Emerging Issues in Open Access Initiatives in Africa

Emerging Issues in Open Access Initiatives in Africa

M. T. Bashorun (University of Botswana, Botswana), Iro Sani Lawal (University of Botswana, Botswana) and Isah Abdulmumin (University of Botswana, Botswana)
Copyright: © 2013 |Pages: 11
DOI: 10.4018/978-1-4666-4070-2.ch011
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Abstract

Access to scholarly publications in the 21st century has been greatly enhanced with the emergence of open access initiatives the world over. This new trend has contributed immensely to the development of a global scholarly communication system. This chapter investigates various facets of the Open Access (OA) movement and its growth in Africa. It highlights different roles played by organizations, libraries, publishers, and researchers in the development of OA. Furthermore, the chapter discusses the benefits and challenges of OA to various stakeholders. It concludes with recommendations on how to improve open access in Africa.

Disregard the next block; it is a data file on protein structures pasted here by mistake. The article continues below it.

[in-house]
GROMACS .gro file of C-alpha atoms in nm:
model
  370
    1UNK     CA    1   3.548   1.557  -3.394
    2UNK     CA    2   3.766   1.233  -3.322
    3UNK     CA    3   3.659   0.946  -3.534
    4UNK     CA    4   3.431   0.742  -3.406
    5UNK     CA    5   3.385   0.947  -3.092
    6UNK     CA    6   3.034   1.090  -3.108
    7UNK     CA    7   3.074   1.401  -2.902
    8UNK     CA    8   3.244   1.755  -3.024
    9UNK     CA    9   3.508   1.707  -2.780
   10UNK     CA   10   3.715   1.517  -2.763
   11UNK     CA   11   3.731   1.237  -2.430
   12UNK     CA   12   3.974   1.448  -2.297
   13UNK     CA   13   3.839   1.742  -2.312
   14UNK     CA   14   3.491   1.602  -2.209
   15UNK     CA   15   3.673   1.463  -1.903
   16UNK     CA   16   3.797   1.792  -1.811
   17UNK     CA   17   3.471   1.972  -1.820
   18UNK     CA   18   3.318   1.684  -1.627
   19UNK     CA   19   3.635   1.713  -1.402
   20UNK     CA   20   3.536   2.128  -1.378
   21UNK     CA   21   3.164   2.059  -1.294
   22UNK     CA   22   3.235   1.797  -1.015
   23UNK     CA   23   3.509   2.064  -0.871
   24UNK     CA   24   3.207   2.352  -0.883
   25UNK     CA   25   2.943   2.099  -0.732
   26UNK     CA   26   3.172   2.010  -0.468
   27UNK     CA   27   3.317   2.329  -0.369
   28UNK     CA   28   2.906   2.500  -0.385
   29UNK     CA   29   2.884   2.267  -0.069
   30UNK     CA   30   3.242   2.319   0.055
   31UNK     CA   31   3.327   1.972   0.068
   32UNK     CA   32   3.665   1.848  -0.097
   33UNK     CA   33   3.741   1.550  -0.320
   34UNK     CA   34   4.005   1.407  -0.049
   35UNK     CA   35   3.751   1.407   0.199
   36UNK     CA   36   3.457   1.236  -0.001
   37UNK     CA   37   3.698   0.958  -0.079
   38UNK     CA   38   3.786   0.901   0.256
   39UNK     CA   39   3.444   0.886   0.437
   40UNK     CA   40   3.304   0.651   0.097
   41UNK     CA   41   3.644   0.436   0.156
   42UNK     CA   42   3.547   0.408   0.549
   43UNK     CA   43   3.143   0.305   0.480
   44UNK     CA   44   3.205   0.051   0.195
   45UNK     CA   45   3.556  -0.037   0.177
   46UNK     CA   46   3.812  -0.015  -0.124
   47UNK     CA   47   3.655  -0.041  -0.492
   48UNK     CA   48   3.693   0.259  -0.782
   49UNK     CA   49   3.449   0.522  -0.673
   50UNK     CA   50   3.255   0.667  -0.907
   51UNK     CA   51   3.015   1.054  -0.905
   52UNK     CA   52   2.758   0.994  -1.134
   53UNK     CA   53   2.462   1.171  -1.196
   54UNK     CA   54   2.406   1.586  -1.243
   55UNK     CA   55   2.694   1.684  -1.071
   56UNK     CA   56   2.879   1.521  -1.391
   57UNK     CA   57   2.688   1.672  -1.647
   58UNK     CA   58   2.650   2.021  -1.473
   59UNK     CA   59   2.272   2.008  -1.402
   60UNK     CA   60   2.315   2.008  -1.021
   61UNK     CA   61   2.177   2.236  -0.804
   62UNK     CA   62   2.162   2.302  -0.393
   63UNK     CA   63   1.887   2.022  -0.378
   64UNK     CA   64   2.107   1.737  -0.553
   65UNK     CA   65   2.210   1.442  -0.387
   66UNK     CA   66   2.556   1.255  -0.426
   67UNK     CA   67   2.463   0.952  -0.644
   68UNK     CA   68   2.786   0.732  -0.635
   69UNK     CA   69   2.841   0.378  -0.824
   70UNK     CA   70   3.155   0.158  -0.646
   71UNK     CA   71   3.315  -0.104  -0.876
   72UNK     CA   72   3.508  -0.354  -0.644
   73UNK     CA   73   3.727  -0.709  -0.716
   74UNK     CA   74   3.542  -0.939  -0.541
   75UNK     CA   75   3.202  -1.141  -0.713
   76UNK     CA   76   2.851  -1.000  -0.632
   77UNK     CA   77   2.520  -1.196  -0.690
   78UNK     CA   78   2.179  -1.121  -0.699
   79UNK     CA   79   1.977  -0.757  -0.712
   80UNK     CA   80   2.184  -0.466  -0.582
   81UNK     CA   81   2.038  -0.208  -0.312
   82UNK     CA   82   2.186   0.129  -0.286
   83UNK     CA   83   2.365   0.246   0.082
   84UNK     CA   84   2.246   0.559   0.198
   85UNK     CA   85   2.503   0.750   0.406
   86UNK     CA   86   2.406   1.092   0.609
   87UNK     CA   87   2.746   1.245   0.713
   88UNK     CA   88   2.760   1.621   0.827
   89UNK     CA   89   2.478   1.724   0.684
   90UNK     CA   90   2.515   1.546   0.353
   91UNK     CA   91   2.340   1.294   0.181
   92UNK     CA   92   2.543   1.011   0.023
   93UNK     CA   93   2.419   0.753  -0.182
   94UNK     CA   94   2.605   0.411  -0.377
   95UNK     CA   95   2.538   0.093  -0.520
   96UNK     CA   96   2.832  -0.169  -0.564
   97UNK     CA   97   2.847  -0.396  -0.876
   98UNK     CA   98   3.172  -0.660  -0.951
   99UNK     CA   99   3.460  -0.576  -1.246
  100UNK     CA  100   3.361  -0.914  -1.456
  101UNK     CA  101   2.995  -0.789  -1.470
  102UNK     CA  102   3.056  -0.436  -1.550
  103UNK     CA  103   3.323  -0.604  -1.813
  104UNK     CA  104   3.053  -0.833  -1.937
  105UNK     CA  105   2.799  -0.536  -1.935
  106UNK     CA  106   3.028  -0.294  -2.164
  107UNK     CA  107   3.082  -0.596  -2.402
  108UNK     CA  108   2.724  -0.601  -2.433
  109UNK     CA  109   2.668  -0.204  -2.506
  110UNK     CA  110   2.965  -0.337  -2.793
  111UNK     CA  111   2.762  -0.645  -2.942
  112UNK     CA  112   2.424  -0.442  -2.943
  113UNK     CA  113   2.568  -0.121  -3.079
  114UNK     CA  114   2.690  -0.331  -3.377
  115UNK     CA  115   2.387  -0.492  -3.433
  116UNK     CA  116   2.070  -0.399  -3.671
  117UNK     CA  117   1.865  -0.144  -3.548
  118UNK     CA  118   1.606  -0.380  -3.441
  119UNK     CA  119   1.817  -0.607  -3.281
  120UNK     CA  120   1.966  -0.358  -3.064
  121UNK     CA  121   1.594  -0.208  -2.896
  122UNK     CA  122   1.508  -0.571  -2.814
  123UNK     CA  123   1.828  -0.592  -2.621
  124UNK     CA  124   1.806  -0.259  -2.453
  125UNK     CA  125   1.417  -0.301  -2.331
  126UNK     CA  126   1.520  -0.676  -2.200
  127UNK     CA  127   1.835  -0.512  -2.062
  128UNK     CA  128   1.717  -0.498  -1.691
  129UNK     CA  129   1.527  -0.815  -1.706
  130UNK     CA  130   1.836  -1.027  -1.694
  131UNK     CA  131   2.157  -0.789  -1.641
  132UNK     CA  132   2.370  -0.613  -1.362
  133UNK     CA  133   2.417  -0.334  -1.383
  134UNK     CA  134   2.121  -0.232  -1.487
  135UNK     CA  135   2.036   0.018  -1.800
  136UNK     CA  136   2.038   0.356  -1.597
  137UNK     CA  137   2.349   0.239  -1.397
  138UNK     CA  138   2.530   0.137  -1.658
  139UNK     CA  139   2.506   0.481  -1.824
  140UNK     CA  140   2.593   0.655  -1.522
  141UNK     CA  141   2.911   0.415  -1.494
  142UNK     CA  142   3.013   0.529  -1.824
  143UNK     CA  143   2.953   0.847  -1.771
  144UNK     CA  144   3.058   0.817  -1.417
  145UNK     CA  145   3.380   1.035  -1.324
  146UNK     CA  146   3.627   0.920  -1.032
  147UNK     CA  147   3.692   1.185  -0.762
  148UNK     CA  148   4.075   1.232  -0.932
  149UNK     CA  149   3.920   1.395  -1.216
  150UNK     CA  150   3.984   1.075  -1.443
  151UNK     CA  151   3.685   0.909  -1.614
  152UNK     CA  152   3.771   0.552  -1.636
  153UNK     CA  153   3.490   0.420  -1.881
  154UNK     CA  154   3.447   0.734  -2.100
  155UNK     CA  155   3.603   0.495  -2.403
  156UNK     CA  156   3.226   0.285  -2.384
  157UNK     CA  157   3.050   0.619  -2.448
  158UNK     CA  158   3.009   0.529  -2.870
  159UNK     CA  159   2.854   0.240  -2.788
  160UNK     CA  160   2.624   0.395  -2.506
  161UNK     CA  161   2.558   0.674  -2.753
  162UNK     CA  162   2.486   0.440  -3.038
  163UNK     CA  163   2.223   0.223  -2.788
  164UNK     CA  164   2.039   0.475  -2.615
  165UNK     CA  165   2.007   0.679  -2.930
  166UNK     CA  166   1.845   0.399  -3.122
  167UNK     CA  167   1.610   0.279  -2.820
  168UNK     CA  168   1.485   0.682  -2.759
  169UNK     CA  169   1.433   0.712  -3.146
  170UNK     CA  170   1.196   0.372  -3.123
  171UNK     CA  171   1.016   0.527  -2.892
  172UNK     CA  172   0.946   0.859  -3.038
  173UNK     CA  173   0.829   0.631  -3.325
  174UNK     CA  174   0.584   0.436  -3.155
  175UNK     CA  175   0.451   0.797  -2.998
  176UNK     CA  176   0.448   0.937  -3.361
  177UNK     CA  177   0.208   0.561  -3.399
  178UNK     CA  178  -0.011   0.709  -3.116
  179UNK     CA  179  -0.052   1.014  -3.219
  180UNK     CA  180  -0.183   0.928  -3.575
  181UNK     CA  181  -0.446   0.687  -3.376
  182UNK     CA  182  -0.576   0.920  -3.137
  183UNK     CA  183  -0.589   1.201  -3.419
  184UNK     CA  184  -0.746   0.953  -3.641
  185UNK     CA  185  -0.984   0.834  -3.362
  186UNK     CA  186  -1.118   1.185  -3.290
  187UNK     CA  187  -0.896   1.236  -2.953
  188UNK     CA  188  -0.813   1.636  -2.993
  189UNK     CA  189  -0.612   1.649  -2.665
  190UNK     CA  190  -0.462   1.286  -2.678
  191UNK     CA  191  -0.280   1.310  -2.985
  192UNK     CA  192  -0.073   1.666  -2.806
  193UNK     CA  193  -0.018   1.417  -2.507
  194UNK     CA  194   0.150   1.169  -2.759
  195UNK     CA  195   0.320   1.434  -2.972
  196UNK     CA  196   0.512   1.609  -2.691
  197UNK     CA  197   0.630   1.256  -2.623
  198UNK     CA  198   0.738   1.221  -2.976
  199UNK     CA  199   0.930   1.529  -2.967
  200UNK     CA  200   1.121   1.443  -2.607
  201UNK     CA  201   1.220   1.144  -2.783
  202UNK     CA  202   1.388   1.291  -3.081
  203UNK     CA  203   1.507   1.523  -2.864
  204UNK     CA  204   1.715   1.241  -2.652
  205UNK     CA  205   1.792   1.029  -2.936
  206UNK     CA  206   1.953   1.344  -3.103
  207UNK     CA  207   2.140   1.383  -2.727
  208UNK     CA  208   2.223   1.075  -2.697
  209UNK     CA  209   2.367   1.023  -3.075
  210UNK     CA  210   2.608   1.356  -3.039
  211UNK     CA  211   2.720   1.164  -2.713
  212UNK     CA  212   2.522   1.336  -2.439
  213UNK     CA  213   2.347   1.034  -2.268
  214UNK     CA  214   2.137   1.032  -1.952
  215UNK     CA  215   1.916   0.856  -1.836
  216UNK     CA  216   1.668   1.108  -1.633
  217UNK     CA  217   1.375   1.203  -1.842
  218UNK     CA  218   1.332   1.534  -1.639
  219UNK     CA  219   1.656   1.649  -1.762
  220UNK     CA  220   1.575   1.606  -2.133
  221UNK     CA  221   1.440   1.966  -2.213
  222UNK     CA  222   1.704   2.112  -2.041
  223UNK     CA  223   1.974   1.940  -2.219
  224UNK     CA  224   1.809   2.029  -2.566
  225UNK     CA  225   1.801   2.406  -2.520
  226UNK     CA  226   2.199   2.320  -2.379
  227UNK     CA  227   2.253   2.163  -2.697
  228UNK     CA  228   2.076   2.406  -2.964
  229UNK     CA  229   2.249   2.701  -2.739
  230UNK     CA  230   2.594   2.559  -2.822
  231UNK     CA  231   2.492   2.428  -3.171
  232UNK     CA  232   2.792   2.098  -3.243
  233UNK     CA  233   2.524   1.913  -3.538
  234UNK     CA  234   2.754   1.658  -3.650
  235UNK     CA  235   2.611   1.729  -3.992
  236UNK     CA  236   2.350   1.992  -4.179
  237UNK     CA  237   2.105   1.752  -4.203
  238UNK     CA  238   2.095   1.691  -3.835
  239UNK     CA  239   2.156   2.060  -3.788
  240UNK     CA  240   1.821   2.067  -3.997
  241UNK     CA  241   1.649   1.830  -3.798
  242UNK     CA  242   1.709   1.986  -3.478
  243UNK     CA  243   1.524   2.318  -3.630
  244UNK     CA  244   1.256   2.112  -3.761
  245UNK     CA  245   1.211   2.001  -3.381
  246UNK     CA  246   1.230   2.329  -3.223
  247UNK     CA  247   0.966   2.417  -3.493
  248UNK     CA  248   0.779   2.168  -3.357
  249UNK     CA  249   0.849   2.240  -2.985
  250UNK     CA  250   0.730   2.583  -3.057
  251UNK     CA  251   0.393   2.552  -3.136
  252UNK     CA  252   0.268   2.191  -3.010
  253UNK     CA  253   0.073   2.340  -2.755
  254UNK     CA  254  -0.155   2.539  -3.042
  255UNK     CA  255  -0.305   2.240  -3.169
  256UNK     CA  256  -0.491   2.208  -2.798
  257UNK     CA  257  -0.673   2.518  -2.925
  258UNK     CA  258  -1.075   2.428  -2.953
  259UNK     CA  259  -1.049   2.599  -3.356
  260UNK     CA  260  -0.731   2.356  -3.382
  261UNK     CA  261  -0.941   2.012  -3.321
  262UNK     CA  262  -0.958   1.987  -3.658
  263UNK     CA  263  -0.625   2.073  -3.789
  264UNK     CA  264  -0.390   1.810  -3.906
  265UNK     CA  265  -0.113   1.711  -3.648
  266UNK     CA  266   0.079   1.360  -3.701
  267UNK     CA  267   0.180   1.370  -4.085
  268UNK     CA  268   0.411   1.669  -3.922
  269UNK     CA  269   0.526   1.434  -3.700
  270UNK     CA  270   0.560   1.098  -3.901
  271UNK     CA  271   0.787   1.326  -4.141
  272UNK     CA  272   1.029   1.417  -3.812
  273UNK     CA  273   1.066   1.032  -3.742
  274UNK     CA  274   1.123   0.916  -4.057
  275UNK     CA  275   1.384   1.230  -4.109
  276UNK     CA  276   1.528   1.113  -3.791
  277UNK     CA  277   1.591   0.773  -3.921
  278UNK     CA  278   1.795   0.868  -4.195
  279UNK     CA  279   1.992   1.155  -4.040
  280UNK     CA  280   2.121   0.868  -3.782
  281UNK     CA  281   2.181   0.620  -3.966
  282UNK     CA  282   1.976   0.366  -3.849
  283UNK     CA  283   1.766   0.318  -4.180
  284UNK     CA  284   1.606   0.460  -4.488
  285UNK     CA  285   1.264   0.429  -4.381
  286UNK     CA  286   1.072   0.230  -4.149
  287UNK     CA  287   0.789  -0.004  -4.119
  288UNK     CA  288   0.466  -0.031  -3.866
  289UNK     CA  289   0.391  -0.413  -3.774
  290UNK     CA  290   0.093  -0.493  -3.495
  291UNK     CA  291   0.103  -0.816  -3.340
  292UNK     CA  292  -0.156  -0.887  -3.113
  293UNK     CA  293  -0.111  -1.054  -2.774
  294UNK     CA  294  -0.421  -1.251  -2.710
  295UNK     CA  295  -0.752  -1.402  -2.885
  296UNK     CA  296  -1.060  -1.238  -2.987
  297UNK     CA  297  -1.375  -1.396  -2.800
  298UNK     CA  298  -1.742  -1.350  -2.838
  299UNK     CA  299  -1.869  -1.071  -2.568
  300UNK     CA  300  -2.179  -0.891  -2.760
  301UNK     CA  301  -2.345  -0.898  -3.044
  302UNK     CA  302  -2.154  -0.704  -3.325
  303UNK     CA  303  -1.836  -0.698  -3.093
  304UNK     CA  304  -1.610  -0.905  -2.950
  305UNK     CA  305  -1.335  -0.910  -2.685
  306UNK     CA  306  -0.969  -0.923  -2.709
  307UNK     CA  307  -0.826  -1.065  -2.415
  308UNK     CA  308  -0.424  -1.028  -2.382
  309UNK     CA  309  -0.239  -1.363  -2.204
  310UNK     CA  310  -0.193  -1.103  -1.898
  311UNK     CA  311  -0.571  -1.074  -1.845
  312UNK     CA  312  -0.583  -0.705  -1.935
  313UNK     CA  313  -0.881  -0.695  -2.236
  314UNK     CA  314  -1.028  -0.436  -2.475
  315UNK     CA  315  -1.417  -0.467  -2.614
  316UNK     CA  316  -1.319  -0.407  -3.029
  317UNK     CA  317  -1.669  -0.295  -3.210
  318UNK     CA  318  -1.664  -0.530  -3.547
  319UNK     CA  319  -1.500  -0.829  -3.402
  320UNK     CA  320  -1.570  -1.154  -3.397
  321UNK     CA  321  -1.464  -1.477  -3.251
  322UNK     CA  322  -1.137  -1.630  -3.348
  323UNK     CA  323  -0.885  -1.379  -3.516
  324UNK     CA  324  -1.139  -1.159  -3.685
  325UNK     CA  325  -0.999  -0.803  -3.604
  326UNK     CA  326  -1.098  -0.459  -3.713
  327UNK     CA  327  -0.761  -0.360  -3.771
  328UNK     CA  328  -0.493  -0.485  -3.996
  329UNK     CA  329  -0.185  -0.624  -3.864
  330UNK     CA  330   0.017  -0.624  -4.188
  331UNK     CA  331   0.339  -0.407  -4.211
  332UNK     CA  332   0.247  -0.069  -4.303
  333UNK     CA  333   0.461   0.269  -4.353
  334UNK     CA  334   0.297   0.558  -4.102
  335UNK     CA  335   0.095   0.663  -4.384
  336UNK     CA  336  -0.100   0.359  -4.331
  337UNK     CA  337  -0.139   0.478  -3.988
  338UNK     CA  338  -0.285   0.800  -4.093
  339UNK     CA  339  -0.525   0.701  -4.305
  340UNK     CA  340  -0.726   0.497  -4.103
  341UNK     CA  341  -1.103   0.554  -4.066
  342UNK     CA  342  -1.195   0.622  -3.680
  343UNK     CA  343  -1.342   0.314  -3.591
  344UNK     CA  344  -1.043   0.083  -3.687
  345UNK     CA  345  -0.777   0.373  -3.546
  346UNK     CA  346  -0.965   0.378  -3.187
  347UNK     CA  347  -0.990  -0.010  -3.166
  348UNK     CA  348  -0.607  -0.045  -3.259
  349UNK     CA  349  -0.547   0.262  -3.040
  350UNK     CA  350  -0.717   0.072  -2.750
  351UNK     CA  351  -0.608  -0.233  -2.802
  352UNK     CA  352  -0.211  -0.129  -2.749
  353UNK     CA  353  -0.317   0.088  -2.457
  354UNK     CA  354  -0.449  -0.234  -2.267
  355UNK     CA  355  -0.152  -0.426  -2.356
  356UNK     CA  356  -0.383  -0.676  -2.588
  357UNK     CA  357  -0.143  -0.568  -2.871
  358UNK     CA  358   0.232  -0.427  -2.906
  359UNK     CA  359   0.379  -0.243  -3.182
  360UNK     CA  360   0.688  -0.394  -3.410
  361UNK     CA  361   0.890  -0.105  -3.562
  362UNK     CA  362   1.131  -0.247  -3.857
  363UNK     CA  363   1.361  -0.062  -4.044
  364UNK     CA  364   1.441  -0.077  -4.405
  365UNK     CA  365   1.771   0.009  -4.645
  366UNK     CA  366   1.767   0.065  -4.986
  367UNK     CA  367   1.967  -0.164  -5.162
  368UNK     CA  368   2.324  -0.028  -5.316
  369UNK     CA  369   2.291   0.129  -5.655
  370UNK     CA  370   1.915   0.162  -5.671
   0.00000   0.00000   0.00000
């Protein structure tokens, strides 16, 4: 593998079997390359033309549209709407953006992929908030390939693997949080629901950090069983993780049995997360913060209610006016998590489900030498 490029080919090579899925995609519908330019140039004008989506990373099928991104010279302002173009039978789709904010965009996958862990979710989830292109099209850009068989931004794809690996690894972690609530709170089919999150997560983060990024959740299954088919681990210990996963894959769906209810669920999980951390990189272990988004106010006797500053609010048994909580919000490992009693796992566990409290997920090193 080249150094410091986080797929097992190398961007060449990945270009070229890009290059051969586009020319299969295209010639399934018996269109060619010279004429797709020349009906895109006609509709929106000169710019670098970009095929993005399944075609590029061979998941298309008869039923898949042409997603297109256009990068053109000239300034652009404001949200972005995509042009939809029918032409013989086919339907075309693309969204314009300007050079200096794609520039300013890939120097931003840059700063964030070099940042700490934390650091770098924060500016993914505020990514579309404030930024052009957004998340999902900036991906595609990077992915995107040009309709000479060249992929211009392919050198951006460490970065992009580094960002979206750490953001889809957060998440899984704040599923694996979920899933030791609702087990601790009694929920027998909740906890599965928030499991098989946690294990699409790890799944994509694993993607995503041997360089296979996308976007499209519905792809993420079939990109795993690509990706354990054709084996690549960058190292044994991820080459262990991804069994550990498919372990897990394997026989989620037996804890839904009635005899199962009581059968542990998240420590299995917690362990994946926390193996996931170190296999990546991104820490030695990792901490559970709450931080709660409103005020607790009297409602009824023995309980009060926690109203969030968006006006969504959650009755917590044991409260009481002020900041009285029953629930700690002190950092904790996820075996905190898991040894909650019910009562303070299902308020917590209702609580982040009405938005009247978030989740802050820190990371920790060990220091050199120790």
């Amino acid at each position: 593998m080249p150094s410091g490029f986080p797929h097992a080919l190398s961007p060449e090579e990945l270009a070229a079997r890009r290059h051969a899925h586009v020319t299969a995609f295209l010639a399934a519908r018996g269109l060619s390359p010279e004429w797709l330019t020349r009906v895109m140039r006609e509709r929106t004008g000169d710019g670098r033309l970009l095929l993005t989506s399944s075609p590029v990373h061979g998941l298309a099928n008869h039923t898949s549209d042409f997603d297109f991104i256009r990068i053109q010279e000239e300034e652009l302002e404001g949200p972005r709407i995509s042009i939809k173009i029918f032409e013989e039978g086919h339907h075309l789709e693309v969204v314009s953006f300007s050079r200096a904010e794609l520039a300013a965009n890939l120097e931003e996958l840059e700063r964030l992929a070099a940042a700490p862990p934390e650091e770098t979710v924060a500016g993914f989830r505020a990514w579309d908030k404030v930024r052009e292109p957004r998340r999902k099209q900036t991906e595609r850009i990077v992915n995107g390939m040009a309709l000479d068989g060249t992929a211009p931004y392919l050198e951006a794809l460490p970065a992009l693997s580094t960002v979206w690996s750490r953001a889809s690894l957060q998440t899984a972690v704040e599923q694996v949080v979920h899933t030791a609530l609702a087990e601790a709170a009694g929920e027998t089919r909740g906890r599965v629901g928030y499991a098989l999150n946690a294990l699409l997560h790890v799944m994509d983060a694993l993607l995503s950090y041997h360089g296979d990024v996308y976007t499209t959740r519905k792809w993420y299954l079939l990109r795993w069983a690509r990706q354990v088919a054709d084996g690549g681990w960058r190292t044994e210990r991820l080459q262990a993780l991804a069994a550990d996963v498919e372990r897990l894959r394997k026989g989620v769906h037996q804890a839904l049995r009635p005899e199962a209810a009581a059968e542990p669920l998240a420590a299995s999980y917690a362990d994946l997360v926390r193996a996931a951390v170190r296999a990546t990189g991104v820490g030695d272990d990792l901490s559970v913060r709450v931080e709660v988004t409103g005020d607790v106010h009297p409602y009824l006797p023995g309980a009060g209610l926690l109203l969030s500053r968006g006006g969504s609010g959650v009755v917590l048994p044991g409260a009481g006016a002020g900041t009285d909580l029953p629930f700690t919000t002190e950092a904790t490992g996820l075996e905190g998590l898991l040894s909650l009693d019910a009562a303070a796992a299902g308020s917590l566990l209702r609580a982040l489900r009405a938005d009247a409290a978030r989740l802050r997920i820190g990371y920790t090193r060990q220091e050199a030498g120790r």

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Background

The revolution of Open Access since early 1990s has liberated libraries and Information Centers all over the world. The era of open access is dawning and it could not come a moment later. Open Access to information is an innovative mode of scholarly communication within the digital environment aimed at achieving universal access to knowledge. Many attempts toward defining the concept of open access have been advanced by scholars, according to Zuccala et al. (2008) the term open access has been given a variety of definitions while its meaning is still evolving. Series of meetings have been organized by OA stakeholders at various locations to harmonize different forms of definitions.

In 2002, Budapest Open Access Initiative defined OA as “free availability on the public Internet, permitting any users to read, download, copy, distribute, print, search, or link to the full texts of these articles, crawl them for indexing, pass them as data to software, or use them for any other lawful purpose, without financial, legal, or technical barriers other than those inseparable from gaining access to the Internet itself”.

In another dimension, Betheseda meeting of April 2003 identified two conditions which OA definition must meet:

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